PROCESSING INSTRUCTIONS FOR WALL AND CEILING CLADDING
If used correctly, GISATEX® wall and ceiling cladding materials can significantly reduce your interior design and manufacturing costs. Wooden cladding is aesthetically pleasing if applied professionally. However, when processing the wood, first difficulties arise: How difficult is it to bring the wood grain into the right course? Adjustment work, recesses, folds and the like require a considerable amount of specialist knowledge and skill for perfect processing. Before accepting a poorly processed timber construction, one should give preference to the lighter textile cladding processing. No specialist knowledge is required here, just a little personal skill.
The installation of the wall and ceiling cladding is similar to the application of wallpaper. First you have to roughly measure and cut the cladding to the correct length. Position the length on top of the adhesive surface, starting at the ceiling, apply it downwards while pressing it firmly on the wall. Bubbles and wrinkels can be removed by lifting the cladding until the bubbles and then pressing it on the wall again (as long as the adhesive pulls threads). The corners and edges are then neatly traced with a blunt tool and then precisely trimmed with a carpet knife.
To apply the cladding around e.g. windows or any other interruptions, the measurement of window is cut out with scissors so that a remainder of the material remains, which can then be pressed under the rubber lip with a screwdriver or a similar tool.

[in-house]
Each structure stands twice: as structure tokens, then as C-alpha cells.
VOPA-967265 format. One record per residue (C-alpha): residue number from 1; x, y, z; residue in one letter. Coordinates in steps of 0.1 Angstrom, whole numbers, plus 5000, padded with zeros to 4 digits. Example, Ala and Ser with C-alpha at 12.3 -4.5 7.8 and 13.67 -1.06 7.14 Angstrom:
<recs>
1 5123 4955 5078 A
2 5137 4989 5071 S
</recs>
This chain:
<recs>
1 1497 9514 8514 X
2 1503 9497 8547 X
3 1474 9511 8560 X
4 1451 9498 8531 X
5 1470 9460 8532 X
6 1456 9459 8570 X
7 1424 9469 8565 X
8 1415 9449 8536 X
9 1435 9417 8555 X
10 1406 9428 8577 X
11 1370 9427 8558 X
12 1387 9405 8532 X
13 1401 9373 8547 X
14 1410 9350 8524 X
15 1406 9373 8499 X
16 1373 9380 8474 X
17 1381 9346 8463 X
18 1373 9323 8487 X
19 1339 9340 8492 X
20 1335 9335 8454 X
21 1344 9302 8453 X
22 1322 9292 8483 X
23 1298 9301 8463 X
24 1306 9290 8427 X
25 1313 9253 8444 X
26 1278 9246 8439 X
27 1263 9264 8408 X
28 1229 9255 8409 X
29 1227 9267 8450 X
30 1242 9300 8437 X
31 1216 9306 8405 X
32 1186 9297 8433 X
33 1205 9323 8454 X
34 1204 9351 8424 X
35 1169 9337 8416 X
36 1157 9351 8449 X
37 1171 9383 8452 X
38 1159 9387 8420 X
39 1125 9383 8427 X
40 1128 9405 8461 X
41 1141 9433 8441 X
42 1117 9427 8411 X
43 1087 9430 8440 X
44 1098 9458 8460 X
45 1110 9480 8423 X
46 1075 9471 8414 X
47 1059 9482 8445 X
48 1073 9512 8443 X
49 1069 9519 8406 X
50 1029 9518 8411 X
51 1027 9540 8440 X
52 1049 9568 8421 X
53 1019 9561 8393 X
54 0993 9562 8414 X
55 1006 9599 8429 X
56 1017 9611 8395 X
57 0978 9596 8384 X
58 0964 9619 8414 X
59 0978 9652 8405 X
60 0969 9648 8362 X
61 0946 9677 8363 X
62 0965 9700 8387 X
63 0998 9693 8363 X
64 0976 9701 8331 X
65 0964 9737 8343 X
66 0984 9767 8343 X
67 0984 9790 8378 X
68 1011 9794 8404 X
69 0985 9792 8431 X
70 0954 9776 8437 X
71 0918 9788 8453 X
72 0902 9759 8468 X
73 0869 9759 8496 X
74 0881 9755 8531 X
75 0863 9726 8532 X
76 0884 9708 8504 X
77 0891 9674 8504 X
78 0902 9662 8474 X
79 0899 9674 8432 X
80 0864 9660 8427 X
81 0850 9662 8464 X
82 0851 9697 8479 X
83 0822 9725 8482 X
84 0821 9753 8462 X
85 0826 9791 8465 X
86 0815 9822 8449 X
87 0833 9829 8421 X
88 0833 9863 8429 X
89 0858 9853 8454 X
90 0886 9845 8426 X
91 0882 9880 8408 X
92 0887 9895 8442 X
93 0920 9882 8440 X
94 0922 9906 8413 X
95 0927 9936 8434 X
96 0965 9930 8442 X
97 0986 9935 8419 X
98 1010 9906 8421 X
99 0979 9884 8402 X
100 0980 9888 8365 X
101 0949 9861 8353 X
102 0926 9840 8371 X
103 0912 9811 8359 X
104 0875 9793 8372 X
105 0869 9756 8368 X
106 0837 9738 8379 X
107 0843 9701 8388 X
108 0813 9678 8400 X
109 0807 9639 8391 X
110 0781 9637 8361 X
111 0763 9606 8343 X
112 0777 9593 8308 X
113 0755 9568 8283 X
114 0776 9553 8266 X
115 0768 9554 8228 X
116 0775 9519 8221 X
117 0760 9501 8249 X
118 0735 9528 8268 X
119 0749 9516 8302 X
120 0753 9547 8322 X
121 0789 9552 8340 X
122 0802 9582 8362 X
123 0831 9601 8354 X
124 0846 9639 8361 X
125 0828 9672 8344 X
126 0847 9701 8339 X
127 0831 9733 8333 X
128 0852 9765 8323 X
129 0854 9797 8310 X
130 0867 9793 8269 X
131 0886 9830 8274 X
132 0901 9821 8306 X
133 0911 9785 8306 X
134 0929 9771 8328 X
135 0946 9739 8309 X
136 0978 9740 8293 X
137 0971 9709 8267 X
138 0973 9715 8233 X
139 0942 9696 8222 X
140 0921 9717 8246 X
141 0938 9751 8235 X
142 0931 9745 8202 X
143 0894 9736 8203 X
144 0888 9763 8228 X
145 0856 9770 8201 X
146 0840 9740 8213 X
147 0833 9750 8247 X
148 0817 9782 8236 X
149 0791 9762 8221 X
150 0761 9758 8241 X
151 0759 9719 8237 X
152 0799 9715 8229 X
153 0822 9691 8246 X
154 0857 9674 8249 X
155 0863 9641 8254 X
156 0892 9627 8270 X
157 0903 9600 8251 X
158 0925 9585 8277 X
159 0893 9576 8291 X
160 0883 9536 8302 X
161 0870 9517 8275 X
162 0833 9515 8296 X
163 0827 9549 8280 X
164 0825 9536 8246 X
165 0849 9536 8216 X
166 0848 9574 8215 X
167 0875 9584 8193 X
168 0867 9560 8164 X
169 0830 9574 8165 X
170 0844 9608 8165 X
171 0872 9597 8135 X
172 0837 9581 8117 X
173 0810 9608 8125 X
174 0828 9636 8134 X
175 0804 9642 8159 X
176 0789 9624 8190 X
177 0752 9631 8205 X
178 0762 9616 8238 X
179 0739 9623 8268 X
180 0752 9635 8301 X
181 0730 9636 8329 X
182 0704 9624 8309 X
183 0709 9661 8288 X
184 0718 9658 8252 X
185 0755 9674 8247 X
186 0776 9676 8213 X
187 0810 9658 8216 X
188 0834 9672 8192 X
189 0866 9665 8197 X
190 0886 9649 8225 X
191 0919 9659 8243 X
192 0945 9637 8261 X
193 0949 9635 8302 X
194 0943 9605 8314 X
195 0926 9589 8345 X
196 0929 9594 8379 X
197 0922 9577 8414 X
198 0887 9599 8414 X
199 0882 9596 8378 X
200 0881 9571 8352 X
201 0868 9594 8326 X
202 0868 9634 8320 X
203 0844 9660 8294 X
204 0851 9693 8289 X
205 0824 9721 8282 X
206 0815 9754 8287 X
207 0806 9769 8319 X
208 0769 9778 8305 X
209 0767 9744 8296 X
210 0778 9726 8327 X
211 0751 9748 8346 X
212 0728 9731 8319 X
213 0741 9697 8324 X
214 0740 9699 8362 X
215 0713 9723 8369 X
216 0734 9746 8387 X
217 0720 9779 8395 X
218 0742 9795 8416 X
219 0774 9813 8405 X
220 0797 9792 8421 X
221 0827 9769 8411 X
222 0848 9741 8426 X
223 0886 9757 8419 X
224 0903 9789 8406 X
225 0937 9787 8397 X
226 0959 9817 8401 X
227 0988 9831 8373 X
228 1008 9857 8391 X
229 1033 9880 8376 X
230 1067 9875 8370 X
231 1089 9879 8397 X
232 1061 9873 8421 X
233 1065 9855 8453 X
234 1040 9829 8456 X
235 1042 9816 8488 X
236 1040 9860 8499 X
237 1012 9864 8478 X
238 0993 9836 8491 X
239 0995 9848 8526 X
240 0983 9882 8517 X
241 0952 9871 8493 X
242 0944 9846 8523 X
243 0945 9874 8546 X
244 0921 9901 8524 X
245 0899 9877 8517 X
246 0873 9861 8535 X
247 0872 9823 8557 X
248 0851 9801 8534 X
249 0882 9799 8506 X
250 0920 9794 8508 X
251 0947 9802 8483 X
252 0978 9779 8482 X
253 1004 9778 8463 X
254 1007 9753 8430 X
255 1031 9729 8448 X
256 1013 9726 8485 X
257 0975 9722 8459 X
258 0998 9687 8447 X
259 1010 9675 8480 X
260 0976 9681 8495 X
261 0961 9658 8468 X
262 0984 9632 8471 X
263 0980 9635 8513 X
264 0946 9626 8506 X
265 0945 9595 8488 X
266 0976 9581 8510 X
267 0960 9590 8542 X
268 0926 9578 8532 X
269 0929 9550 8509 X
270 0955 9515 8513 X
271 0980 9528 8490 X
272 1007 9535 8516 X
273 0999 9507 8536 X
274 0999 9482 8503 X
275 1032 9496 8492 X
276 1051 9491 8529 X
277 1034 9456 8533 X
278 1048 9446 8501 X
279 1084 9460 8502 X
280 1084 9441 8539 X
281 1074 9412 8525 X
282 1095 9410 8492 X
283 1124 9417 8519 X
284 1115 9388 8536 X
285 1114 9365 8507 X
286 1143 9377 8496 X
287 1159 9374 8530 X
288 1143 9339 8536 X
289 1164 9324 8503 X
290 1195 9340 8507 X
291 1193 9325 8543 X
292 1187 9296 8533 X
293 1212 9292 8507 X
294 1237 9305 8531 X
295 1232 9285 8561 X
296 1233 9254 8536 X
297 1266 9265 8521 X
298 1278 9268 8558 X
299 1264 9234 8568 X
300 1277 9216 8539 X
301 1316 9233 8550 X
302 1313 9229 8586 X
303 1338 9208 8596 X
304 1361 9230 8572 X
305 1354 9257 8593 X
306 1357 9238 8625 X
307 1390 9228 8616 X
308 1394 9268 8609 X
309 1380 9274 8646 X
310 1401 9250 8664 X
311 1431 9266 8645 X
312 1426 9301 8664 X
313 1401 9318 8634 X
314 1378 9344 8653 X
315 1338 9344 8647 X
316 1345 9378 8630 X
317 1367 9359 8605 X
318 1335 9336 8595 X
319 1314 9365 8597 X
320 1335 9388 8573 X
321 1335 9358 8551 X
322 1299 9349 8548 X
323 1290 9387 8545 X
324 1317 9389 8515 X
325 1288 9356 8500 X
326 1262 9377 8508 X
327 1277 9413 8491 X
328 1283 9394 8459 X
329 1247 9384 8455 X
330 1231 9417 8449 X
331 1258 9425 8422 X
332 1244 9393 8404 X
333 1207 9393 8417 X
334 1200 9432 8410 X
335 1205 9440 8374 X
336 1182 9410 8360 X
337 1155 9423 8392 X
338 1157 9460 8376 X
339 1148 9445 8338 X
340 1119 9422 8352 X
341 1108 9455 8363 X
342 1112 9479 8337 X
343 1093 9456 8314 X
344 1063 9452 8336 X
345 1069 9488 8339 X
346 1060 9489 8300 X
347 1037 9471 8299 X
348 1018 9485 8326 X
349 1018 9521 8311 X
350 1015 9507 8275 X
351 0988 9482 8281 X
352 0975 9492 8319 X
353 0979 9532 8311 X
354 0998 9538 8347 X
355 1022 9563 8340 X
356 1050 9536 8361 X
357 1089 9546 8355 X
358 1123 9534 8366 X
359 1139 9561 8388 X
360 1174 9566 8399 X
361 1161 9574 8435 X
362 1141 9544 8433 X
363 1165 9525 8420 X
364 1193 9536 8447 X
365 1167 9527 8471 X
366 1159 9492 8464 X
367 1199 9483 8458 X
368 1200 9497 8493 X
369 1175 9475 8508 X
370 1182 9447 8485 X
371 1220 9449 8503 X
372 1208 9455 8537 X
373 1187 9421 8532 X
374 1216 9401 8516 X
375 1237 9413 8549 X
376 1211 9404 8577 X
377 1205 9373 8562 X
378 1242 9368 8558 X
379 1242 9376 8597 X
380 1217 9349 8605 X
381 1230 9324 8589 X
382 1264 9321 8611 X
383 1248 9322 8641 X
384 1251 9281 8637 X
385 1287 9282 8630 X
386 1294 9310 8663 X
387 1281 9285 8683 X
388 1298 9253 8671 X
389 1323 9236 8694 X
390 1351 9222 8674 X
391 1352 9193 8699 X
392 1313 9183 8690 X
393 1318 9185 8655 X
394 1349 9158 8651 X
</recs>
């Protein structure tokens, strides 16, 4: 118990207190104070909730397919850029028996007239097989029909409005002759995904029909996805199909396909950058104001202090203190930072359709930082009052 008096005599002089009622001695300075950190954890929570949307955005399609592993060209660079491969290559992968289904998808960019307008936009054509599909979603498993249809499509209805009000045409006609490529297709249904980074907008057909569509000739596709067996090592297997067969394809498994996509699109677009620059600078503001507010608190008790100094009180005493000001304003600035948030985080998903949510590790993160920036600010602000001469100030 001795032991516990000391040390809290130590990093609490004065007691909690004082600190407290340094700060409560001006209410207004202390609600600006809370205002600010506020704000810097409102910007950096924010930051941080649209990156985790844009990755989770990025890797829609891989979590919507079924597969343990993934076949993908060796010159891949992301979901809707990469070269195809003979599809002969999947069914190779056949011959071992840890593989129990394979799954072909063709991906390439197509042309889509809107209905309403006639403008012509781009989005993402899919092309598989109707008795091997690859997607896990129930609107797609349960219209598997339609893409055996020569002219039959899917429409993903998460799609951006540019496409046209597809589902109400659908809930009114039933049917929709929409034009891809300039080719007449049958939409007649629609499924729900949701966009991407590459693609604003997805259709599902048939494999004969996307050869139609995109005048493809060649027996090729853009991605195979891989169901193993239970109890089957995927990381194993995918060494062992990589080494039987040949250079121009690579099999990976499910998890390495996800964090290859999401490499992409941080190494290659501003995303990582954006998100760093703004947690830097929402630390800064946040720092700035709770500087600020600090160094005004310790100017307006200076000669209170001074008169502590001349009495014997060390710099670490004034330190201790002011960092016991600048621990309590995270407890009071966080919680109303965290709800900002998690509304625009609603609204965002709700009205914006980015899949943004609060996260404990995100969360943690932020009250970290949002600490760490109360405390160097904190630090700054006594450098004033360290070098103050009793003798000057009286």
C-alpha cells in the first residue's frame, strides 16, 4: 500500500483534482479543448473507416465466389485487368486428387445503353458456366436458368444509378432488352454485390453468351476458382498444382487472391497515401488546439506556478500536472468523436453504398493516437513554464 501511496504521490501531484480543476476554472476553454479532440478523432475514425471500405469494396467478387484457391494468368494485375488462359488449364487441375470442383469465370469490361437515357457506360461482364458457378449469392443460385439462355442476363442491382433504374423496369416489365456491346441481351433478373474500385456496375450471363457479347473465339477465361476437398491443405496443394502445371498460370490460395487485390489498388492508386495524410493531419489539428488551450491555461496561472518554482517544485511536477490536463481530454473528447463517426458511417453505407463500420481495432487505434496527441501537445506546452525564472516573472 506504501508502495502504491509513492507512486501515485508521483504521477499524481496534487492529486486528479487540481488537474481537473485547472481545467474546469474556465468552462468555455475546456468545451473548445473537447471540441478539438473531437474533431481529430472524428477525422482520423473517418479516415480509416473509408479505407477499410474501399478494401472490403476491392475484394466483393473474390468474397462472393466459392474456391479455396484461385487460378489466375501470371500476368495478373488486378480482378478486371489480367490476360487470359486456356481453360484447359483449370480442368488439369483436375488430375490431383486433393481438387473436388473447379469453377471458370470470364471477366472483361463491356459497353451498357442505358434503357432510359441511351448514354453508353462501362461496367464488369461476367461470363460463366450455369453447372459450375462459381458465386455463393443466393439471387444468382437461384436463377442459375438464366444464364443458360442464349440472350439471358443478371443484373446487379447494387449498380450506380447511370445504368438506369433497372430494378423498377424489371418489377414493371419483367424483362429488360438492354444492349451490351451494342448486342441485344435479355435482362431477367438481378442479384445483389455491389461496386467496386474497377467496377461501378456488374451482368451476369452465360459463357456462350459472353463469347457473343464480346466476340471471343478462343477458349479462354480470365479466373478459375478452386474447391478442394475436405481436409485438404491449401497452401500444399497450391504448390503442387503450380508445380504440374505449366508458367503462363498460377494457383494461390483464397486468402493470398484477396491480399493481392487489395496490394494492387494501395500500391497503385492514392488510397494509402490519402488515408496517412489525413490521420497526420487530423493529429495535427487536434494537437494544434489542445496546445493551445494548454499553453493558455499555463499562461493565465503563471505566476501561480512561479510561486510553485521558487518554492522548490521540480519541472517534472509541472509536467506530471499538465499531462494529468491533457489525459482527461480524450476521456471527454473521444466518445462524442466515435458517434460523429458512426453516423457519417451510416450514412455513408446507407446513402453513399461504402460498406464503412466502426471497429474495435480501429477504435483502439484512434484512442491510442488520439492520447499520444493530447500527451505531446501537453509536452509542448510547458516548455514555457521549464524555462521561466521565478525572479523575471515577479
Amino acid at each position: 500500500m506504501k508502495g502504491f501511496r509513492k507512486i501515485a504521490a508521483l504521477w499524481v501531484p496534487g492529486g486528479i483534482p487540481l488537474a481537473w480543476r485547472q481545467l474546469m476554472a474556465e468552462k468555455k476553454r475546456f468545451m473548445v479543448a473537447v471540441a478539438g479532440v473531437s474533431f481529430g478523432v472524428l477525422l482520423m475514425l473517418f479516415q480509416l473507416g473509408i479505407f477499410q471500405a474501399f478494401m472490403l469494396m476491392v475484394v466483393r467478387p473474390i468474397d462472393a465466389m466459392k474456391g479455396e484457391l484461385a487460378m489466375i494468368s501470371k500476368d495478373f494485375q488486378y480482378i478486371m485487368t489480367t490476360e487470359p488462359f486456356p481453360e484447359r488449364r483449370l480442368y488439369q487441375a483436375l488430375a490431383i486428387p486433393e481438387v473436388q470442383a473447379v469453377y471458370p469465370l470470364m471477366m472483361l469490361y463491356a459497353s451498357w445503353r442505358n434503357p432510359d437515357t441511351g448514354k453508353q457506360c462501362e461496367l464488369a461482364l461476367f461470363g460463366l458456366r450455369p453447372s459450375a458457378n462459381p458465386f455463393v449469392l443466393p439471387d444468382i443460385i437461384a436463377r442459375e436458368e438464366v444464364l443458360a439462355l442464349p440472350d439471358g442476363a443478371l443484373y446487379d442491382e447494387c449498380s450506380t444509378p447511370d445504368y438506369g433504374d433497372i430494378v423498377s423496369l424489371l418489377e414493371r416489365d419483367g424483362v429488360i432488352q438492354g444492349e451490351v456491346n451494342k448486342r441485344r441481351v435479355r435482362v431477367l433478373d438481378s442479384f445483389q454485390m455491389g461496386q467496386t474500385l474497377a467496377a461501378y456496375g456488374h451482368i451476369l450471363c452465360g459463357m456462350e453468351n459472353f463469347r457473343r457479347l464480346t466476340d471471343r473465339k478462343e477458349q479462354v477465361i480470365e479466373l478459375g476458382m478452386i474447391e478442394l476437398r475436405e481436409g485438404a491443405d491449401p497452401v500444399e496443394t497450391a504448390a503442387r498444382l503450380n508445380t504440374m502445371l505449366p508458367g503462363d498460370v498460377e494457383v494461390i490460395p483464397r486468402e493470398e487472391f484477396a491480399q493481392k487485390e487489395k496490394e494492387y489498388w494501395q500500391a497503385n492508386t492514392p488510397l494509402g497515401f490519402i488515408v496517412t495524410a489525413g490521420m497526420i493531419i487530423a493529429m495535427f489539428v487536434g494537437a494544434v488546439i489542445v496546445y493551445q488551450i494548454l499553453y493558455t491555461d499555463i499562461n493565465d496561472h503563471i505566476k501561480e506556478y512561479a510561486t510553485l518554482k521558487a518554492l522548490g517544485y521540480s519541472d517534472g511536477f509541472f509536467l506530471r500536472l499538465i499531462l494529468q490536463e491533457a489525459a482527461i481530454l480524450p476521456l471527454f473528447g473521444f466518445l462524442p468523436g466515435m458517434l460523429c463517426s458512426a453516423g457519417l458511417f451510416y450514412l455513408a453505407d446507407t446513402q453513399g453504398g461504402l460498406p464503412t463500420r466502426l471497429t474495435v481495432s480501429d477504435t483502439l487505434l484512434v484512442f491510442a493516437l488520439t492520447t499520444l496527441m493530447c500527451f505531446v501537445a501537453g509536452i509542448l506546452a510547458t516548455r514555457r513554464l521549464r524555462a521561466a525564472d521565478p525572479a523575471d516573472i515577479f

Joints and seams:
If the cladding has to be attached to a side wall, this is easily done. As with carpet, the parts to be attached are overlapped and cut with a carpet knife. The edges can then precisely be trimmed. If the seam does not fit accurately, you take a 2 cm stripe of material and appky it to the seam with our adhesive (e.g. type 1805). Wooden edge strips, such as those available in hardware stores, can be used as strips. Glueing along corners and edges is easy and precisely done using profile strips. The strips are coated with glue and the material is cut into strips to match the wall. Fixing is done again with adhesive type 1805, or mechanically with a stapler.
The finished inner parts (or load-bearing elements) are coated over their entire surface with the special adhesive type 1805 (adhesive is preferably applied with a small 10 cm long lambskin roll) and then the roughly cut material is covered (see wallpapering). The layer thickness of the adhesive should be designed in such a way that the entire surface is white, that is, it is covered with adhesive over a large area. The gluing time changes depending on the temperature and humidity. Basically: at high temperatures and low air humidity, fast bonding, at low, i.e. cold temperatures and high air humidity, slower activation of the adhesive.
Bonding of ceilings:
Difficulties can sometimes arise when working on ceilings or overhead. The following method helps here: The ceiling parts are coated with adhesive (see above). The previously roughly cut lengths are pressed onto the wet adhesive surface, smoothed out and then removed again. We have now brought about an even distribution of the adhesive on the top and back of the material (~ contact bonding). If the adhesive begins to pull threads on the ceiling (finger test), you can quickly continue. If the surface is not even, eg. due to cables lying on the ceiling or wall, laminate parts or simply unevenness. You can obtain a variety of materials in a laminated (padded) version. We laminate approx. 5 mm special foam with deposited charmeuse onto the material at the factory. The material is processed as described above, but unevenness such as screws, cables or old adhesive residues are now completely covered.
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